Riyad Mahrez: From bribery accusations to Algeria’s talisman
Manchester City‘s Riyad Mahrez may now be established as one of Africa’s best footballers, but this hasn’t always been the case.
For confirmation of this, look no further than Vahid Halilhodzic. The former manager of the Algerian national team, Halilhodzic was the first to spot Mahrez’s potential and included the Leicester winger, who has started just 12 times in the Championship in 2013-14, in his 2014 World Cup squad – a decision that proved controversial.
In an exclusive interview with Goal in 2016, Halilhodzic said: “I first heard Riyad’s name when ex-coach Christophe Delmotte told me there was an interesting Algerian lad at Le Havre. He didn’t play much there but he caught my attention. You could see he was one hell of a technician – he controls the ball brilliantly.
“He moved to Leicester soon after and started playing off the bench. I saw quality. He was technically superior and a sophisticated dribbler, but he had no power. Still, I saw his potential and invited him to the World Cup.
“I cannot describe what I experienced from the Algerian media after that. There was no common sense in their criticism – some even claimed I took money from Riyad to take him to the World Cup!
“Of course, he was not at the level he is today, but it doesn’t surprise me how good he is in the Premier League. He’s the kind of player that makes a difference. A modern, fantastic player. I knew I didn’t make a mistake in calling him up.”
For all the commotion it caused, Mahrez only appeared once at the finals in Brazil. As Algeria reached the knockout rounds for the first time in their history, Mahrez watched from the bench after being dropped following the team’s opening defeat to Belgium.
When you hear stories such as these, it emphasises just how steep Mahrez’s career trajectory has been. Before his move to Leicester in 2014, there was even a bizarre failed trial at St Mirren.
This is not a player who’s been spoon-fed at a top club’s academy, fattened on a diet on FA Youth Cups and loans to Vitesse. Mahrez is a player who has taken knocks to reach the top.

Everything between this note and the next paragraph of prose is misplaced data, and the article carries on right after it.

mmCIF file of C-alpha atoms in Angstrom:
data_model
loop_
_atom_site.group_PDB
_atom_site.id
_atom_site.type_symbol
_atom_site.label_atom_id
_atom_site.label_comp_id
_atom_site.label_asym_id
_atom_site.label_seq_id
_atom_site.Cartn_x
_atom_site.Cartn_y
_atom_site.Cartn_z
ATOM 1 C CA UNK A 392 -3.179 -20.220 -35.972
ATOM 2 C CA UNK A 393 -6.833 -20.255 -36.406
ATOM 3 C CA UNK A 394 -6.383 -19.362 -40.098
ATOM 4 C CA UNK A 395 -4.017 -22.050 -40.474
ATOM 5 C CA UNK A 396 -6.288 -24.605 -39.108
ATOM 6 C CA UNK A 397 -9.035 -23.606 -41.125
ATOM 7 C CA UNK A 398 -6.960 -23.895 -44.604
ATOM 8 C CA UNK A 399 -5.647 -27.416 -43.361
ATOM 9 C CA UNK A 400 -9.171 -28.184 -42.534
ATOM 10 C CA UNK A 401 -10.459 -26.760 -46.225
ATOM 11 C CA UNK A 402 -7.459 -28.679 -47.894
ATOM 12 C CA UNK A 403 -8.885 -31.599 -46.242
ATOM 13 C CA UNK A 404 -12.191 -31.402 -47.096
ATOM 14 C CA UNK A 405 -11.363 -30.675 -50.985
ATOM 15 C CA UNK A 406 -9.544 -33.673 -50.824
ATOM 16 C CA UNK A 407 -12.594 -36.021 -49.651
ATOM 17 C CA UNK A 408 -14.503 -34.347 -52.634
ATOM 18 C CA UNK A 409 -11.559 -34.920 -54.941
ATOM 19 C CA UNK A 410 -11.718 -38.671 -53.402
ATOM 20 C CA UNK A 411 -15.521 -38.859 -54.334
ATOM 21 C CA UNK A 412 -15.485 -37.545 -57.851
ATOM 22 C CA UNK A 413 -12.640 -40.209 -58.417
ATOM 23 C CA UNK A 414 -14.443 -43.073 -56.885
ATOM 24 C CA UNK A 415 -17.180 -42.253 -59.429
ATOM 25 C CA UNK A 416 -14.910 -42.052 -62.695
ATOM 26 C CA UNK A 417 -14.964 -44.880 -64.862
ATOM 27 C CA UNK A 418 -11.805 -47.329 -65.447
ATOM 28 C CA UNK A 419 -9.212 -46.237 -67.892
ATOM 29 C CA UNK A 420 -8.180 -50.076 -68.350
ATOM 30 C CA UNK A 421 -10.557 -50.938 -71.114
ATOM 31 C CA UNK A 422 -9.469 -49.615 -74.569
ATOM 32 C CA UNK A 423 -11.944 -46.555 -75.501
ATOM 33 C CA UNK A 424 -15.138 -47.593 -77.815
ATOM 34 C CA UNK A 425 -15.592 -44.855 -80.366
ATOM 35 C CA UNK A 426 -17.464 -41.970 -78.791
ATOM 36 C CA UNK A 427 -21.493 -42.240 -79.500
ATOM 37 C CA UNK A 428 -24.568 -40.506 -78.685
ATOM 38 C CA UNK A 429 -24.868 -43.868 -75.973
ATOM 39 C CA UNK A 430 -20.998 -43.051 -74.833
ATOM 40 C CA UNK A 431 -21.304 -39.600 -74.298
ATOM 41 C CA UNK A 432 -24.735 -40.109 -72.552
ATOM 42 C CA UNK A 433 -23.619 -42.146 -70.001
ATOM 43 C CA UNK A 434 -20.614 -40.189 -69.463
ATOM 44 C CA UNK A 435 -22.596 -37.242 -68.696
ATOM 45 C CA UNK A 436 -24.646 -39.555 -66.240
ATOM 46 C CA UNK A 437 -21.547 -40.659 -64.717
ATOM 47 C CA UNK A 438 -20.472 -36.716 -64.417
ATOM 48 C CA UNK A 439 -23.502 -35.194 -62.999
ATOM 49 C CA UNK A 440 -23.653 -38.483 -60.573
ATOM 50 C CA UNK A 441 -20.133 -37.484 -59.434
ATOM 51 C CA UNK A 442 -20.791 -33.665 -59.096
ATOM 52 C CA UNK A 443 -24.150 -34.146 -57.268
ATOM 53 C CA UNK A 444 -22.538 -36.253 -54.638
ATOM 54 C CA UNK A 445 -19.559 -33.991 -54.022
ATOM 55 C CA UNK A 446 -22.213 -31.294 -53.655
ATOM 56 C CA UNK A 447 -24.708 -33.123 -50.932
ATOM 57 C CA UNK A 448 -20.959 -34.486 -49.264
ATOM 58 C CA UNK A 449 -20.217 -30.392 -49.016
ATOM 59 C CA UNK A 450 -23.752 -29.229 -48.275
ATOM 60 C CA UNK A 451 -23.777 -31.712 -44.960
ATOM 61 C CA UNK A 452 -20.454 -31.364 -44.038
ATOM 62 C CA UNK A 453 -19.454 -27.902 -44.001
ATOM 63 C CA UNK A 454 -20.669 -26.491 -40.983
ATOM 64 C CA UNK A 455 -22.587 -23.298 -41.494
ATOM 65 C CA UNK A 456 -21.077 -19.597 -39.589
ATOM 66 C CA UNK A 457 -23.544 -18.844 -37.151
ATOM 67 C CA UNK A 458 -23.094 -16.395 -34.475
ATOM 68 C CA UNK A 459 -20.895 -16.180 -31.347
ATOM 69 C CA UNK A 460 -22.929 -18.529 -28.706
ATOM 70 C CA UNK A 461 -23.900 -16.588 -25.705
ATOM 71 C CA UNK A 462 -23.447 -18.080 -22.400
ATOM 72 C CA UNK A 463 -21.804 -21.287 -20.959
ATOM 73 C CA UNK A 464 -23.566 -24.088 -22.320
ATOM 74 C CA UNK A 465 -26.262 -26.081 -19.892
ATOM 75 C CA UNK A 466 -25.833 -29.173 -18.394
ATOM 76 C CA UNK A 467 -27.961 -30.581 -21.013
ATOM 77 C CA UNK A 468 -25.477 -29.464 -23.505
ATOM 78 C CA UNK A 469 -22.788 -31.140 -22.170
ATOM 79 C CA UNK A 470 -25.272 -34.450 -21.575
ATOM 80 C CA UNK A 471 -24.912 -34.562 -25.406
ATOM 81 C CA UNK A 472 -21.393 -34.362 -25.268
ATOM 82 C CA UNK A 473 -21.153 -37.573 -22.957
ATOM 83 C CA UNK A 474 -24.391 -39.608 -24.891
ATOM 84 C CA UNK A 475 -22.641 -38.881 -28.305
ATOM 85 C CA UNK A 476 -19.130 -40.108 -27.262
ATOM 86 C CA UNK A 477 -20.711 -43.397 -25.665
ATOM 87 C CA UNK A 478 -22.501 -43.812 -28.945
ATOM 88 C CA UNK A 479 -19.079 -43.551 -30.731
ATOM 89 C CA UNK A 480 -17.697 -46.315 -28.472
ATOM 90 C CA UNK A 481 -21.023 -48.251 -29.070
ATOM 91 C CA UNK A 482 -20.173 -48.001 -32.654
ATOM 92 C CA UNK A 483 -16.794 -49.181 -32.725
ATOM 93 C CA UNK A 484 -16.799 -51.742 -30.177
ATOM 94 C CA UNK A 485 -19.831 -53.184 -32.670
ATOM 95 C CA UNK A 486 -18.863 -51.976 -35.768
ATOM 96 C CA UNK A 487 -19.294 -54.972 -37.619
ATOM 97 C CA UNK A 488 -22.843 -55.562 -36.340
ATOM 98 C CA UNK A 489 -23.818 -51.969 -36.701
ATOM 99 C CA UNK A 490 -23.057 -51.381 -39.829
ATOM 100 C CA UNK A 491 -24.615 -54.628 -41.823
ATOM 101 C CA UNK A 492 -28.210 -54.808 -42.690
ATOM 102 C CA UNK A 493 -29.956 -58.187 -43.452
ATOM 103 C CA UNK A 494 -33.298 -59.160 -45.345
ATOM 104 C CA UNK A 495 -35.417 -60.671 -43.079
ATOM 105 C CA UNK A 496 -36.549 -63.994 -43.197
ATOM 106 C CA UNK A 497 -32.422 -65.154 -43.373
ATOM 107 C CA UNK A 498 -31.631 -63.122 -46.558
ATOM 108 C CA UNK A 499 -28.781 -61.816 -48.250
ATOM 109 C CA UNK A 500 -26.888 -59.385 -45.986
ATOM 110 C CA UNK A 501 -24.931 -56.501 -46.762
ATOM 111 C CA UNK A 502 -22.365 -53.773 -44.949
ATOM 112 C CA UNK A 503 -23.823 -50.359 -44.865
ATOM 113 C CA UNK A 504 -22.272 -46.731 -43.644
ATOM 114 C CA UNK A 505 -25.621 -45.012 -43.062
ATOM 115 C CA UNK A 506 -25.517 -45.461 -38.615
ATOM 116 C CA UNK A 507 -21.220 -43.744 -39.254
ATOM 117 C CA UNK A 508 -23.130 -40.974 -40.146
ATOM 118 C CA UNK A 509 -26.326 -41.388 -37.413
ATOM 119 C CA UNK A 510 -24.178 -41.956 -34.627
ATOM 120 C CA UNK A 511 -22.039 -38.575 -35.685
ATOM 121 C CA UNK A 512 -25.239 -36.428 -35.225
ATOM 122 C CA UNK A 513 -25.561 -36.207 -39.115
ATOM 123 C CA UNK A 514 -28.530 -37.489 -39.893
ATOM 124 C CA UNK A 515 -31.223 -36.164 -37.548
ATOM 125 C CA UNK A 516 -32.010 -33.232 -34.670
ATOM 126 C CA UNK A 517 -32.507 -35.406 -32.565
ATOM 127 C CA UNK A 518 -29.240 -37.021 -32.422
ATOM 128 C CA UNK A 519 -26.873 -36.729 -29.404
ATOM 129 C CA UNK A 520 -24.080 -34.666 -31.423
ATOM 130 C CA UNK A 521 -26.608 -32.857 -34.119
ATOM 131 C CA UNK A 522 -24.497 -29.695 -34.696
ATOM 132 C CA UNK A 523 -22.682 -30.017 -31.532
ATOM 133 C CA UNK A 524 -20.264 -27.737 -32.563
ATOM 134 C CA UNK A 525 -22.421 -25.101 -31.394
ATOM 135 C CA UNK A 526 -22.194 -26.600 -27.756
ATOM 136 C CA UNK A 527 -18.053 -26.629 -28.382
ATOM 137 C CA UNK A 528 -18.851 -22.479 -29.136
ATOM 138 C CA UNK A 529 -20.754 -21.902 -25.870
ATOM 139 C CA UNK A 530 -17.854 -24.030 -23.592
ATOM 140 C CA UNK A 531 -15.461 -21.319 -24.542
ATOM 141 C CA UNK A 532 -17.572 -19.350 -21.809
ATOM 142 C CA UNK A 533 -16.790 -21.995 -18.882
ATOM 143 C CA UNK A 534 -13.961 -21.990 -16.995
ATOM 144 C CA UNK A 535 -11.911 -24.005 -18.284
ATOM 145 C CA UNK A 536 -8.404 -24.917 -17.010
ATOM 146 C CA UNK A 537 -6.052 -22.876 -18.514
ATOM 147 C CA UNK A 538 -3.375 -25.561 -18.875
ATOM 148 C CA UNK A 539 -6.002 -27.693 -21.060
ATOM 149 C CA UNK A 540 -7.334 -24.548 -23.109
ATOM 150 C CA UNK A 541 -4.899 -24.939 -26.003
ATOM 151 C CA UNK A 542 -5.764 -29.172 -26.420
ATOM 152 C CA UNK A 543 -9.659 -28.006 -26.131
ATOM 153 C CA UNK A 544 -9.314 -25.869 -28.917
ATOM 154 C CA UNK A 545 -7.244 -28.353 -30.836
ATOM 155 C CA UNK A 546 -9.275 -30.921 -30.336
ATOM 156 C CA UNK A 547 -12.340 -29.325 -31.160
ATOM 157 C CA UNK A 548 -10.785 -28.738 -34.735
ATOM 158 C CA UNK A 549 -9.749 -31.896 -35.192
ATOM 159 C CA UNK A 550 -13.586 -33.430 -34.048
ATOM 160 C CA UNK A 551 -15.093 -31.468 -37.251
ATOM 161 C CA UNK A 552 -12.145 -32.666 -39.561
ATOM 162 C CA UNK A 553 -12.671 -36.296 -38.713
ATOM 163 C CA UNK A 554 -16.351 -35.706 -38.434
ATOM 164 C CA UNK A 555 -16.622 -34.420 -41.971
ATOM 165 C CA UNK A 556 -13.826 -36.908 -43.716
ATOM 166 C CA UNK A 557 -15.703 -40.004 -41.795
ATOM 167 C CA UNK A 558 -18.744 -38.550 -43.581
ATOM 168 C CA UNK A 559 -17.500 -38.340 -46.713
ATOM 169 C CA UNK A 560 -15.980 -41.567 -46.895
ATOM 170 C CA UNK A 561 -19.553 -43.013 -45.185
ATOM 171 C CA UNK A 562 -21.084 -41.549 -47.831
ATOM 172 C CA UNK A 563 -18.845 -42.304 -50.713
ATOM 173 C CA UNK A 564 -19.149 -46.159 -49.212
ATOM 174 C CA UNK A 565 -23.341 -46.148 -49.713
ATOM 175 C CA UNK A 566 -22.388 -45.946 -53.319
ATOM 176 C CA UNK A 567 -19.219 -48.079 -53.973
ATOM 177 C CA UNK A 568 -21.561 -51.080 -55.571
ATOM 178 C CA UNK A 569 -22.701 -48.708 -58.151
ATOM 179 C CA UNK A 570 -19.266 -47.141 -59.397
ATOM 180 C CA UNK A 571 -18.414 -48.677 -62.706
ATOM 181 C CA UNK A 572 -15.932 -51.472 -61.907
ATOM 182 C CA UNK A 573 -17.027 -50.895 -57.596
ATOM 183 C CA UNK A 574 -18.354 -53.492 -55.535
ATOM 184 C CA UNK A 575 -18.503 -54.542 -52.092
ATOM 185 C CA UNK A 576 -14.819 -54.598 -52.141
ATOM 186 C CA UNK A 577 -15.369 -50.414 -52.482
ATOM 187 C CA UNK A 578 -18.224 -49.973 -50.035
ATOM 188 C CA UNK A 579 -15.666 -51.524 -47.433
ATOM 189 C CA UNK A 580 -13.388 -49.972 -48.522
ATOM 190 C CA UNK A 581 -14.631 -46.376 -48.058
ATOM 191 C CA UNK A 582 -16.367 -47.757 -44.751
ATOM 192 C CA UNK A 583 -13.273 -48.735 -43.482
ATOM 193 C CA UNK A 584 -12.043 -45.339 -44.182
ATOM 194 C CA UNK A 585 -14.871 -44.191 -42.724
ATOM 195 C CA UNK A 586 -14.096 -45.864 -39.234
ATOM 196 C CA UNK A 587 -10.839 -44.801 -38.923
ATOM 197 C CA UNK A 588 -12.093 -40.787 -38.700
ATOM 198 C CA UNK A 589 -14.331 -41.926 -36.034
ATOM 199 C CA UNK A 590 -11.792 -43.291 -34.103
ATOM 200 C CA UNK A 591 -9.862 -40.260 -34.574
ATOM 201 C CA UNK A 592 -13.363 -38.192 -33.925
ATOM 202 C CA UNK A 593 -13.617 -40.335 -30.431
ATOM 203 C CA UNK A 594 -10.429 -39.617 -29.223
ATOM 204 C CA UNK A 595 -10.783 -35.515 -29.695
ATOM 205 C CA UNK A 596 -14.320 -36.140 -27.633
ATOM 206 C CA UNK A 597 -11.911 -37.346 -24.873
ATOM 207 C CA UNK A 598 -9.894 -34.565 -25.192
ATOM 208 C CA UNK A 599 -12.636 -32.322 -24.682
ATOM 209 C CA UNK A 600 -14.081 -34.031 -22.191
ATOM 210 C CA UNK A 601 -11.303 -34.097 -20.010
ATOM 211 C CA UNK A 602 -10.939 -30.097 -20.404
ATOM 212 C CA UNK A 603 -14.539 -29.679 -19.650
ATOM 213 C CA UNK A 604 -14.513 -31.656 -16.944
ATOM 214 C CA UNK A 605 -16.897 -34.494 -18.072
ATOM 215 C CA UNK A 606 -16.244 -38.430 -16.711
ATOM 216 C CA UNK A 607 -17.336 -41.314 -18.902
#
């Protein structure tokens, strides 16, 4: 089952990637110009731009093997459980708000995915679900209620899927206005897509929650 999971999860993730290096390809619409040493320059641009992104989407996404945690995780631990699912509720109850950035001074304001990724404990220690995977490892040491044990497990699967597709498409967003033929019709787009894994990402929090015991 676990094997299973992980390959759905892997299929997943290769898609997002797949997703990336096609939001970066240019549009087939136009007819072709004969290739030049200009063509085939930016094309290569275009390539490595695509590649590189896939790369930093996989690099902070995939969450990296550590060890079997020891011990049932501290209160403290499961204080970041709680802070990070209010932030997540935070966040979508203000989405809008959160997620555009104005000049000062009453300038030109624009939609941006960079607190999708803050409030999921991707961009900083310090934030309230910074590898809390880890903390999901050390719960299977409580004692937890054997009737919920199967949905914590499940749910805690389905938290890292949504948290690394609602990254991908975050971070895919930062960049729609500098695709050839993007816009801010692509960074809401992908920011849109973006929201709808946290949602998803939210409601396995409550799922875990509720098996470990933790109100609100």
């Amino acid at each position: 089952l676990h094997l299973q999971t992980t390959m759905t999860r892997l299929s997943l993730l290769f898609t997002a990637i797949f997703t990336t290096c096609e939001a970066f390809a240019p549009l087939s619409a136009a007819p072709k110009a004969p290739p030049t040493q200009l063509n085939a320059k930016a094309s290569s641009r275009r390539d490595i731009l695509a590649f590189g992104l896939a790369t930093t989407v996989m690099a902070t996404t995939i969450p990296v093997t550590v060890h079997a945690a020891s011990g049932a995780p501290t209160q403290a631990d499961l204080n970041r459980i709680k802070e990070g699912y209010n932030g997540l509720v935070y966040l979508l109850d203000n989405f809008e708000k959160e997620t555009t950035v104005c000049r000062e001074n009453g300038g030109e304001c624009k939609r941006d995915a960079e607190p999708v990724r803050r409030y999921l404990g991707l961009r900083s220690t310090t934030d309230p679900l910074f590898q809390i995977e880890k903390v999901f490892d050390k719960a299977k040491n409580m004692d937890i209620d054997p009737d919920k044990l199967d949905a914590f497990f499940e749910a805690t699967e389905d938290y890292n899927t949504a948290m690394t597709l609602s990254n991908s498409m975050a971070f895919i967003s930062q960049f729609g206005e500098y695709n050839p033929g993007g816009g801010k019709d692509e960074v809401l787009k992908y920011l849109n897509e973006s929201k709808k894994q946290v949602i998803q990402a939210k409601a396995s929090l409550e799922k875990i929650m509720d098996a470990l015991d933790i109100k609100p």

The successes of his career are familiar to most – the improbable league title at Leicester and being named PFA Player of the Year, followed by a move to Pep Guardiola’s Manchester City. While Mahrez has rarely been as central to City’s successes as he was at Leicester, only a pendant would argue his impact in Manchester has been negligible; the playmaker has recorded 26 goals and 21 assists since moving to the club in 2018.
However, Mahrez has become the undisputed talisman of his national team. Halilhodzic described him as a “typical Algerian lad: fearless, loves attention, and always contributes to a good atmosphere within the team. He’s always joking but he handles himself well in every situation.”
The 29-year-old underlined his status as Algeria’s talisman during the most recent international break, first by scoring this charming effort that combined audacity with sheer class against Zimbabwe.
Mahrez just doing Mahrez things. 🤷♂️
— CAF (@CAF_Online) November 13, 2020
Incredibly, he outdid this strike against the same opponents in an African Cup of Nations qualifier.
Receiving a crossfield pass, Mahrez executed a deft overhead flick that made Jack Grealish’s similar effort seem amateur by comparison. As if the Zimbabwe defender marking him had not been humiliated enough, he was beaten not once but twice as he desperately attempted to dispossess Mahrez.
As if realising he’d had his fun, Mahrez eventually decided to blast Algeria into a 2-0 lead from close range.
Riyad Mahrez’s goal for Algeria today 👀
— B/R Football (@brfootball) November 16, 2020
Yes, credit must go to Zimbabwe, who eventually came back to draw 2-2, but Mahrez’s performances over the past couple of weeks have emphasised the threat Algeria, winners of the 2019 African Cup of Nations, now pose
After missing out on qualification in 2018, Algeria will be desperate to make it to the World Cup in 2022. Their hopes no doubt rest upon Mahrez – should he take them there, we somehow suspect there will be no more accusations of bribery this time around.